For previous blog entries of our ride through NZ, Australia, South East Asia, China and Central Asia, click on the little arrows beside the dates in the Blog Archive below and use the scroll down menu.

Tuesday, 17 November 2009

Gisborne to Wellington - end of the North Island


Glenross backpackers
Glenross backpackers
Shi - cat - su
Longest place name in the world

Livvy, Tess, Paddy, Billy, Baxter
Emma and family
The bothy
Murray, Milly, Pippa

Mohaka River

The bothy

Distance covered - 1250kms

Route- Gisborne - Morere - Wairoa - Tutira - Napier - Waipawa - Herbertville - Pongaroa - Masterton - Lower Hutt - Wellington

After our excellent stop at Heather and Keith's, we said our goodbyes and got back on the bikes. Ian and Anna, our new cycling buddies met us in Gisborne and we set off to Morere where we were treated to a shot in the hot spring pools. Nice. Setting off early next morning, we had some really big climbs and bad weather to contend with and by 4 o'clock we're soaked and miserable. A car pulled up and a lady called Cat told us about her family's bothy we could stay in a few miles down the road, free of charge as we were on a budget, fundraising etc. Spirits lifted, we cycled on to the bothy near a very remote town called Kotemaori. When we arrived, Cat was waiting for us and showed us into a beautiful cottage, complete with log fire and beers chilling for us in the fridge. Cat explained that it was her Dad, Hamish, who mostly took charge of running the bothy and we could nip down to the farmhouse to see him later that night. So after dinner, we all went down to meet everyone. Hamish welcomed us in and we spent the evening drinking gin and whisky and getting to know this wonderful man. Hamish runs the dairy farm along with Cat his daughter and her husband Murray. They also have 2 daughters, Milly and Pippa, several sheepdogs and 2 pet calves called Larry and Barry. Hamish explained to us that the bothy was used almost like a refuge for people travelling. Hamish talked about how travel was very important for people and he wanted to encourage that by giving them a place to go, somewhere special they would remember for a long time.We felt so lucky to have met Cat on the road that day as we sat drinking chai tea and whisky by the fire. The next morning, we had intended to leave but Hamish mentioned that they had bought some kayak's for people to use when they visited and asked if we would like a shot. So Ben and I kayaked down the Mohaka river for an hour and a half and Hamish picked us up in the 4 x 4 further downstream. We had a great time paddling down this quiet, unspoilt valley with beautiful scenery and wildlife all around us. We then did some 4 x 4ing in the landrover to get to the top of a nearby hill for a great view. That night Cat, Murray and Hamish had us round for a wonderful dinner and some great company. I'm so glad we had the pleasure of meeting such good people. Country people in NZ are generally very friendly, helpful and open but these guys were unforgettable. We were touched by their warmth and felt privileged to be welcomed into their family life the way we were. They did so much for us and asked for nothing in return.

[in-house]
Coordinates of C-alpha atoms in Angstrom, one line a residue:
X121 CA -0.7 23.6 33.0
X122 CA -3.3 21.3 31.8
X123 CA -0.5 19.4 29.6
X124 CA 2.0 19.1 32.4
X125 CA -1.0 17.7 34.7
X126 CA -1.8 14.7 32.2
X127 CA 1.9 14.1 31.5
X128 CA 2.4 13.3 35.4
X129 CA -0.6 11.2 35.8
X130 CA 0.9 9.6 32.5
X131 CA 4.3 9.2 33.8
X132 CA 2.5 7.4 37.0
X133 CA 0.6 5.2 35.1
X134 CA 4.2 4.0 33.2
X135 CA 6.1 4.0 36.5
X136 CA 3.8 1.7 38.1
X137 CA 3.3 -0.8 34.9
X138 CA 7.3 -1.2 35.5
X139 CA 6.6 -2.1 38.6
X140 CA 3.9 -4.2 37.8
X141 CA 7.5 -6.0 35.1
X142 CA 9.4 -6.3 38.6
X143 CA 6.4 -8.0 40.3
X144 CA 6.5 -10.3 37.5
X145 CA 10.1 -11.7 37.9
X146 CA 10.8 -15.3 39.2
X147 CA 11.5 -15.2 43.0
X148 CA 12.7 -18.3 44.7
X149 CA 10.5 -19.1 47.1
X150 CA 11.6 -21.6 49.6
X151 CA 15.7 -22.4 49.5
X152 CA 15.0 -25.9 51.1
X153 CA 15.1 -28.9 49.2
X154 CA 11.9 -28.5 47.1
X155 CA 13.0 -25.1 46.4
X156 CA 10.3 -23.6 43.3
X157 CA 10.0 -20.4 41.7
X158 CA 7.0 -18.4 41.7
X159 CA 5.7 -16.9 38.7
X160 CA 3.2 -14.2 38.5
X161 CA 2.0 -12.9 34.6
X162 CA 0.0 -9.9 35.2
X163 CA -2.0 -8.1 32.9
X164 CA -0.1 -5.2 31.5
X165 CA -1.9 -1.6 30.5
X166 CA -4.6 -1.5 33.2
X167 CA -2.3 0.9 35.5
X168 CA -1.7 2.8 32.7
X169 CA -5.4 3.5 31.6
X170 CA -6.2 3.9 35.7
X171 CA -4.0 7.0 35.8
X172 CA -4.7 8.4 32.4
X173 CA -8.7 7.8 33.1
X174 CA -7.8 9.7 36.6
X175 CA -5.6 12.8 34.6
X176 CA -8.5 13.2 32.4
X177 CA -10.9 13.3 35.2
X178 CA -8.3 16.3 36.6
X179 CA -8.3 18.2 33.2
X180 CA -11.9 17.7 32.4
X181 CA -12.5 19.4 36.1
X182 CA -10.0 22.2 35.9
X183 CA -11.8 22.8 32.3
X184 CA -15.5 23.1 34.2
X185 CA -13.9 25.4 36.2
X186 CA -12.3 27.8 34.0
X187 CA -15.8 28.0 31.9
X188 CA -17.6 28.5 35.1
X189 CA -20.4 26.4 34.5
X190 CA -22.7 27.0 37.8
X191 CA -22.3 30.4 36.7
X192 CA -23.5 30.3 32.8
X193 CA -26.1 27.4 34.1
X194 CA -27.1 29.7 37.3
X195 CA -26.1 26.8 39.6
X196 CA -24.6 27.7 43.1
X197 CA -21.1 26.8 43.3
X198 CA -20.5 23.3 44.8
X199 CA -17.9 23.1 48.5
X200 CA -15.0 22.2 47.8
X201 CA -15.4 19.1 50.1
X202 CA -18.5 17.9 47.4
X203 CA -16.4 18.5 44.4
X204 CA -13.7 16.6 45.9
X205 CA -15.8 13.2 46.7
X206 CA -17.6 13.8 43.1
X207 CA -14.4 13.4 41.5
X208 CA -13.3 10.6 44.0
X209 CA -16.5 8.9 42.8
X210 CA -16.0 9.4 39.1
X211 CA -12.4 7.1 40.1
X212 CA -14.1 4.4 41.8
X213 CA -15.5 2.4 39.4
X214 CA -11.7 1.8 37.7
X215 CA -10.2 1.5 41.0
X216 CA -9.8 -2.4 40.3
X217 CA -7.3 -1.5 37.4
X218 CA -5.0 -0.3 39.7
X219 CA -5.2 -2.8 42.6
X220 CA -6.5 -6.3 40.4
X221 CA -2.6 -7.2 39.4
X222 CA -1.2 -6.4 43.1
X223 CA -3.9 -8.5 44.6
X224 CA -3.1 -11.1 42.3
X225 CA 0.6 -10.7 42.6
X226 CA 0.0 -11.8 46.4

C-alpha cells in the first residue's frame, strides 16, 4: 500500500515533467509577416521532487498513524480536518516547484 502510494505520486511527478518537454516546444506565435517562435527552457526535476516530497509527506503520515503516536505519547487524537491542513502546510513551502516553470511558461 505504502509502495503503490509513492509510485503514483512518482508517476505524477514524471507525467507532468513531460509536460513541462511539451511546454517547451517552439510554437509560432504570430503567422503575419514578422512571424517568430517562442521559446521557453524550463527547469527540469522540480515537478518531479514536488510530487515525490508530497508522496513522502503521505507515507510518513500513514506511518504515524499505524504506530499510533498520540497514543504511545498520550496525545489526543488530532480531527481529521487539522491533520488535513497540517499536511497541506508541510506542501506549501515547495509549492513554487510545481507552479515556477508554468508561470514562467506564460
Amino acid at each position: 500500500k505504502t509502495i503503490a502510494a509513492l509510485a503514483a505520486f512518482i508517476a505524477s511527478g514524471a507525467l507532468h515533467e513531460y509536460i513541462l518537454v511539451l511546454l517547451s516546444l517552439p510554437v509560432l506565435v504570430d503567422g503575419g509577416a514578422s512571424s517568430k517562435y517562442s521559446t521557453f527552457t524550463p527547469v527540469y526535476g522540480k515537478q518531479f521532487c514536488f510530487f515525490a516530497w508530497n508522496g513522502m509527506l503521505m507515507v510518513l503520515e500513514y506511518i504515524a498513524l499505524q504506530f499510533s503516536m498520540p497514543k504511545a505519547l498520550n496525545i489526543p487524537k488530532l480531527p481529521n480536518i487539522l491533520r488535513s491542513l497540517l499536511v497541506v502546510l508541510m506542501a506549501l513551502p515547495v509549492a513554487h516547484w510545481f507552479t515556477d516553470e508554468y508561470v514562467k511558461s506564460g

We left the bothy in great spirits and made our way to the city of Napier. It's more the size of a town to me though. We both really liked Napier. Ian and Anna went off to a hotel for a couple of nights luxury while me and Bear Grylls slept on Napier beach behind a bush. It wasn't the best nights sleep we've had(we didn't put the tent up so as to be less conspicuous) but the next morning I realised it had been good for me to rough it a bit. The next day we cycled just 20 kms in the evening after spending all day lounging around on the beach and ended up just outside Hastings. As it was getting dark and we hadn't set up camp yet, we knocked on a door near some farmland and Emma and Emile let us put our tent up in their garden. Thanks to both of you. We set off in the morning and met Ian and Anna in Havelock West. We spent a great day cycling on some quiet back roads Ian had found in the Pedallers Paradise book by Nigel Rushton and hardly saw a car all day. The weather turned really nasty and we went to Rivers Edge camp site in Waipawa where Paddy and his wife Tess agreed to let us stay for free to help with the continuation of our trip and fundraising. We were even upgraded to a very nice cabin. Thanks to both of you. The campsite is a great place, very well looked after and definitely worth a visit if you are in the area. Please see our places to stay page for details of this and all the other campsites/hostels mentioned in the blog.